The Alpha variant was first detected in the United Kingdom and we first saw it in US in December 2020. It spread considerably faster than the original virus. The Beta variant, first detected in South Africa also at the end of the year and it was detected in the US towards end of January 2021. The gamma variant was first seen in the US from travelers from Brazil in January 2021. The Delta variant, which was first detected in India, has already become the most dominant variant of the virus in United States.
The new delta variant is a lot more contagious. It spreads more than 200x faster than the original coronavirus and still considerably faster than the alpha variant. Even if you don’t think you are high risk and will be fine – please reconsider. People infected with the delta variant were found to have 1000x more copies in their lungs compared to those infected by the original strain. This changes the game. If you are unvaccinated, you may not be as low risk as you thought you were a year ago.
More importantly, however, the more we let this virus spread around, the more variants we will have and the longer the pandemic will continue. Getting the whole community vaccinated is the key to stop its spread. How do the variants arise? The more the virus spreads, the more it has an opportunity to replicate and undergo mutations. Sometimes these mutations will make them more contagious, sometimes more severe.
The vaccines, particularly the mRNA vaccines, which are the Pfizer–BioNTech and Moderna vaccines, are still very effective to the current variants as they induce a broad immune response involving a variety of antibodies. Data from CDC shows that over 99% of Covid-19 deaths in past several months were among those unvaccinated. The mRNA vaccines have shown to be still very effective against covid-19 infections even from the delta variant. Studies have shown that the Pfizer–BioNTech vaccines was 88% effective against symptomatic disease from the delta variant and 96% against hospitalization from it.
Data is also showing the vaccines are also reducing the spread of the virus. We can see from the top 5 highest vaccinated States that the new cases are relatively much fewer. Yes, it is true that there are breakthrough covid-19 infections in people who are vaccinated and if they do catch it, they still can transmit it as much people who are not vaccinated. However, the breakthrough infections in vaccinated people make a very small percentage of the covid-19 cases, not to mention even a much smaller percentage of the covid cases requiring hospitalization. Vaccines are now widely available in most pharmacies. We are very lucky to be living in the United States as there are a lot of countries in the world who have vaccine shortage. The sooner we get more of our community vaccinated, the less the virus will have a chance to spread, replicate and mutate. Let’s get everyone vaccinated while our current vaccines are still very effective against the variants. Please contribute to the wholesome progress that has been made towards ending the pandemic. The reduction in the cases until recently have been due to vaccines but a majority of the population has to be vaccinated for the suppression of covid-19 to be consistent. This is a team effort against a virus that killed millions. I ask you to please reconsider.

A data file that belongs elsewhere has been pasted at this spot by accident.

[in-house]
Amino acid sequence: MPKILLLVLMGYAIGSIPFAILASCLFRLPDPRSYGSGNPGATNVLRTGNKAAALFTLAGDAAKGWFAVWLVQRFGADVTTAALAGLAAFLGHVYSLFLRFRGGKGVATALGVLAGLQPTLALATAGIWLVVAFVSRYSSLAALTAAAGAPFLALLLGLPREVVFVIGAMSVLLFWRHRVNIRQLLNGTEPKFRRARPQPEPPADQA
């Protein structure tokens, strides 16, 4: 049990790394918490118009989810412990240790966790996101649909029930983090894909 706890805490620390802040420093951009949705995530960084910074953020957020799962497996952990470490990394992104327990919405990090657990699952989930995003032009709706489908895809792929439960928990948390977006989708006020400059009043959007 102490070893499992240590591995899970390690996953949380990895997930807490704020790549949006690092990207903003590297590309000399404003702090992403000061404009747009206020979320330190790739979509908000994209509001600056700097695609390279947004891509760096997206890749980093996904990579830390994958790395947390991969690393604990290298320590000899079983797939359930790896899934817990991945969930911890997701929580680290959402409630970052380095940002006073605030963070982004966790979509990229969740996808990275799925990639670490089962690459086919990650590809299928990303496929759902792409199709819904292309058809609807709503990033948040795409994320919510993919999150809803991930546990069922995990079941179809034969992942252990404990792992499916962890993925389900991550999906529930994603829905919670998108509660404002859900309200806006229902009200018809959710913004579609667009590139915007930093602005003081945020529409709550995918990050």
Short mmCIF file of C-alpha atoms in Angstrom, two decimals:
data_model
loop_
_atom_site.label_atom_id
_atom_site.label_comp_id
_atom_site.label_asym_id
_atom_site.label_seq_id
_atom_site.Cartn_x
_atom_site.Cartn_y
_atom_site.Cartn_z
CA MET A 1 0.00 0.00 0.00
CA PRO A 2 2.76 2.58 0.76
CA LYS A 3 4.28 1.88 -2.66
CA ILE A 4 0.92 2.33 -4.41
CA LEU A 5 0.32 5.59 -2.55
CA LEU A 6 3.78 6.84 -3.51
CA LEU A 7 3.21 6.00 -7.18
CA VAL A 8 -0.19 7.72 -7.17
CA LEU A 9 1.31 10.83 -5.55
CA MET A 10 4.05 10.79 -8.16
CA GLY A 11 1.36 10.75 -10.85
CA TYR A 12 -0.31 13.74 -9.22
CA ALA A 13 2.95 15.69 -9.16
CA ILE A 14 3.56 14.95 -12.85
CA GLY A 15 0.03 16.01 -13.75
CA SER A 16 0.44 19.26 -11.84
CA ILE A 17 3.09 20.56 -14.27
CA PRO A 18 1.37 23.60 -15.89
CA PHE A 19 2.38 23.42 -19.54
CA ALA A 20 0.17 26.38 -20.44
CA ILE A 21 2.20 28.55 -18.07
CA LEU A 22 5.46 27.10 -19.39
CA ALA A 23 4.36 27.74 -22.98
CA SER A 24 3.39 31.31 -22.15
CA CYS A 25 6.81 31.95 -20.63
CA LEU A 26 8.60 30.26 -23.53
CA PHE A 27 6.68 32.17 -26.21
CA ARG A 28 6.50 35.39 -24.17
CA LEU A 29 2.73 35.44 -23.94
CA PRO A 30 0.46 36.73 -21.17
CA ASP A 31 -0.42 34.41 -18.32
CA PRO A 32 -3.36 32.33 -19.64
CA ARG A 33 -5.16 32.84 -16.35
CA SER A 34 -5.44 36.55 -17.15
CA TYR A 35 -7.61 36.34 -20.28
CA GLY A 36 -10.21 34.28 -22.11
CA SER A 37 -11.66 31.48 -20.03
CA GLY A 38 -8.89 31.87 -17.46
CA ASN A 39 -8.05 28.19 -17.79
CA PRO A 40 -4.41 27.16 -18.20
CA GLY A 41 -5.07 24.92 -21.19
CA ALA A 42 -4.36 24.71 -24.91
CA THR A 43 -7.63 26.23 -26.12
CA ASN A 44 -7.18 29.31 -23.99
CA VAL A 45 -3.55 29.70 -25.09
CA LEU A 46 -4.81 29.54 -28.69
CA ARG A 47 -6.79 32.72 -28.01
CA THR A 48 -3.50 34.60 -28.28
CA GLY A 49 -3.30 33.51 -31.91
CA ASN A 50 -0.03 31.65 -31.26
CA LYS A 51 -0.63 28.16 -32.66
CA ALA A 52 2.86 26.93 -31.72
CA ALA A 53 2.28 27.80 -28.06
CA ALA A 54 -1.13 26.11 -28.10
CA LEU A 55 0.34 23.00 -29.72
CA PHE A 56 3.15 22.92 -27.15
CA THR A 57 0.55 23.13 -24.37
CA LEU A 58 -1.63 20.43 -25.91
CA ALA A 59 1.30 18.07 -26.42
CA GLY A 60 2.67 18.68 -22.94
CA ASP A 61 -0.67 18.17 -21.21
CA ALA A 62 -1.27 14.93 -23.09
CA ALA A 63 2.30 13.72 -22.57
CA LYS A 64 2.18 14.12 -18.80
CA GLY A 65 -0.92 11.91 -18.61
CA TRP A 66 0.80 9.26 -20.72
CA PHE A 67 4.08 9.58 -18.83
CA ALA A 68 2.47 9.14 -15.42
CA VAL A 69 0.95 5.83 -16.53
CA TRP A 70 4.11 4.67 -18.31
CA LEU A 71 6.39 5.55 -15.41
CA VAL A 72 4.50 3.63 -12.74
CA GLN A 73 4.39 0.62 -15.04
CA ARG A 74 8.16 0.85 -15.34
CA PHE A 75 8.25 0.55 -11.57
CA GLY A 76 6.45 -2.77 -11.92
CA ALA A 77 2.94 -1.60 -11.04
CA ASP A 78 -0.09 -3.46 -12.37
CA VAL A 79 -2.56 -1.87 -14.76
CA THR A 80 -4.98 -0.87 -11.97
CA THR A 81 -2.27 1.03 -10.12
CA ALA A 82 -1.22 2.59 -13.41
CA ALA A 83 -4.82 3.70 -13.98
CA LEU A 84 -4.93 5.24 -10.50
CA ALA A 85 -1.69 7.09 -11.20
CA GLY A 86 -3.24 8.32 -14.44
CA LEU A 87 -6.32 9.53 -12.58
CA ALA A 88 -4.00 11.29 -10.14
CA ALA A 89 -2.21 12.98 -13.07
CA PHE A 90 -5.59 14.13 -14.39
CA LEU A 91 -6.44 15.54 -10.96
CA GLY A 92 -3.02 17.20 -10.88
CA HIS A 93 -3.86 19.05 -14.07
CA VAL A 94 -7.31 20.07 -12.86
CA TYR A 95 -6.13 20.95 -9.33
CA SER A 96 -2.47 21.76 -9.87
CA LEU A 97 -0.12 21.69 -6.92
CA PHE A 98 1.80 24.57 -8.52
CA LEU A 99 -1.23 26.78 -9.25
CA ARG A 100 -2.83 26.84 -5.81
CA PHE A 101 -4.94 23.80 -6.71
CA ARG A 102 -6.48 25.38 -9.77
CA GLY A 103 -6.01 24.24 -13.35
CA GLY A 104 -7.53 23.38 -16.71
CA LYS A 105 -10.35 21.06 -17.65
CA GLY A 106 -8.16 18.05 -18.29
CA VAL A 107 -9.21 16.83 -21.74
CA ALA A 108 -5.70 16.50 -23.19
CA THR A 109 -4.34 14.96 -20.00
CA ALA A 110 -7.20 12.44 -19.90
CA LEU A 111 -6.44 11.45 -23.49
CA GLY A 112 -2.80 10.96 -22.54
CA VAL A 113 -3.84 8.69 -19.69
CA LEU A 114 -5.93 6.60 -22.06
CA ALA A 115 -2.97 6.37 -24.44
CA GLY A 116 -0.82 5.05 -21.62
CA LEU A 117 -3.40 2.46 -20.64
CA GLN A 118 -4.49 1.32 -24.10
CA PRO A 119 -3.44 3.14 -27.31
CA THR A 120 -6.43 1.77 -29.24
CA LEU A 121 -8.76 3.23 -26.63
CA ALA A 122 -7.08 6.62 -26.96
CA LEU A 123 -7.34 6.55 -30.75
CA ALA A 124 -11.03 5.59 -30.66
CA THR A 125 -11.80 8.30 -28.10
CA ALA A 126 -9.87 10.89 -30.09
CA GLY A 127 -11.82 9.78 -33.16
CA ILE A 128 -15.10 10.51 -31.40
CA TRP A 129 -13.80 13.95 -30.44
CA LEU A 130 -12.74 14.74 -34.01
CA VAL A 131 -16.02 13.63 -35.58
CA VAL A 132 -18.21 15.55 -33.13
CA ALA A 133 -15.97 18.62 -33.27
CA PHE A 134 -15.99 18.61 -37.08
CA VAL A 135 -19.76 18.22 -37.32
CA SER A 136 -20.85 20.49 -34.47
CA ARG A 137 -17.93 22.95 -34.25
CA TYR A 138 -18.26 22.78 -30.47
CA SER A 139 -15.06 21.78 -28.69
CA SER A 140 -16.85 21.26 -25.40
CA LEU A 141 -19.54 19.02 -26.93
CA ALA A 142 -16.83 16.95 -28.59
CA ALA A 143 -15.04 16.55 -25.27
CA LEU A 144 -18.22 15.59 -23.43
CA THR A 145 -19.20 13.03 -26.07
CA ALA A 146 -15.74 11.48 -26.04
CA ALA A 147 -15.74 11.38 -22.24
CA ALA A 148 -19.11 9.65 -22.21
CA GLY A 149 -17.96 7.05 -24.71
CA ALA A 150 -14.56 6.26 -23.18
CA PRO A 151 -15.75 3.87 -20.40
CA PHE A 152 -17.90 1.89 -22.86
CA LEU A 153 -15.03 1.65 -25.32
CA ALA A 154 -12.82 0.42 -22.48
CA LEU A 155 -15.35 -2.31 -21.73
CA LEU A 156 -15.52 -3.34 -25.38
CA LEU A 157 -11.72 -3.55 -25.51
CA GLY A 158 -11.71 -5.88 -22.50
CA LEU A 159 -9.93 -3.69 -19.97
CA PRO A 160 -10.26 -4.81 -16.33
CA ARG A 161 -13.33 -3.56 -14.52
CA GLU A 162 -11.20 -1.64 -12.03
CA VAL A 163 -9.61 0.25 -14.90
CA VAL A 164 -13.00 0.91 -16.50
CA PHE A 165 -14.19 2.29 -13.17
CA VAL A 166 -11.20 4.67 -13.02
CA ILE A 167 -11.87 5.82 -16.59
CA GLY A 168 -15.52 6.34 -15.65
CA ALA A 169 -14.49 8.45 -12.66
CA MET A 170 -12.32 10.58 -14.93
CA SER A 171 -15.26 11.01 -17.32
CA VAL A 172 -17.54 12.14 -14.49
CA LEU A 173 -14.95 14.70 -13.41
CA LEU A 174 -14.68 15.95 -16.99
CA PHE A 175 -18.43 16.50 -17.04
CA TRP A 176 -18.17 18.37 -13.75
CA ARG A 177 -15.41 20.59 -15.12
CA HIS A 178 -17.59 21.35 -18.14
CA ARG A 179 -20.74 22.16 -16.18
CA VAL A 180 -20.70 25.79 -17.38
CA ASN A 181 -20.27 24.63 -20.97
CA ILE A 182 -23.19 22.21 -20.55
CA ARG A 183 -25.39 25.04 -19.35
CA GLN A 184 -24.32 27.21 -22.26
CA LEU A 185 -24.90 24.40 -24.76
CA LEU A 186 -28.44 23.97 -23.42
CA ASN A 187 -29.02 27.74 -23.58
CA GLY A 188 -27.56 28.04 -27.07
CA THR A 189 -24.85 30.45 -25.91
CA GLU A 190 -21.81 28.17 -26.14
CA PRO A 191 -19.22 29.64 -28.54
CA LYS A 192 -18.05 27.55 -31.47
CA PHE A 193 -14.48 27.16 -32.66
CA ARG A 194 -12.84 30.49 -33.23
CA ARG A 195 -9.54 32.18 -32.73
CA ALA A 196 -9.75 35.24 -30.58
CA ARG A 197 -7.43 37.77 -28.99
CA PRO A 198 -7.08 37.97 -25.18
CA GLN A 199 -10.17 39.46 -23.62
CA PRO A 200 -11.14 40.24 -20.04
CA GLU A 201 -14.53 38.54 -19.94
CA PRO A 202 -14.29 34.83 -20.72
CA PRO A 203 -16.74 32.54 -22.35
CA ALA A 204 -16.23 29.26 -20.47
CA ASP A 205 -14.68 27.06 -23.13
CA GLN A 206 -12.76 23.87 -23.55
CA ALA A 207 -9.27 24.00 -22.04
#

Please get vaccinated.
In medicine every decision we make involves weighing the risks versus the benefits. There is no single treatment or medicine that one can 100% guarantee anyone of zero side effects. Most side effects of the Covid-19 vaccines are mild. Yes, some people may experience flu like symptoms and have muscle aches and chills. It’s only for a few days. Risk of anaphylaxis? Very very rare and more so in people with prior history of anaphylaxis to vaccines. Risk of myocarditis in teens? Very rare. What are some of the known side effects of Covid-19: More than 4 million deaths. Some of the other risks of Covid-19, besides death, are being placed on a ventilator for an undetermined period of time, shortness of breath and fatigue for many months, loss of smell and taste and the associated depression that comes with it for many months. Just to name a few. Yes, we don’t and can’t know the long-term side effects of the Covid-19 vaccine as Covid-19 itself has not been around long enough. Do we know the long term side effects of having Covid-19? We do not. How about long term effects after catching it twice? Or does that even matter if the illness is so severe that one does not get to live past to see its long term effects? 4 million people didn’t get a chance to live long enough to see the long term consequences of catching it. Waiting around to see future side effects in three years or giving into conspiracy theories is not going to help put this virus away. The whole community getting vaccinated will.
Please get vaccinated.
Having had Covid-19 is not going to give you immunity for more than a few months. Waiting around to see if the pandemic will go away on its own is also not going to help make it go away. Alabama is very under vaccinated, at the bottom of the list of States, with only 33% of residents of Alabama having received Covid-19 vaccines. Therefore we will be seeing – actually we already have- a lot more new cases of covid-19.
Please let’s get vaccinated. Let’s get our whole community vaccinated.
In the end, of course everyone does have a right to make his or her own decision. As a physician I can present you the facts, benefits and risks to help you make an informed decision and give you my highest recommendation on the subject. Whether or not you will contribute to help end this pandemic and protecting yourself and your loved ones by getting vaccinated will be your decision to make.
Dr. Efe Sahinoglu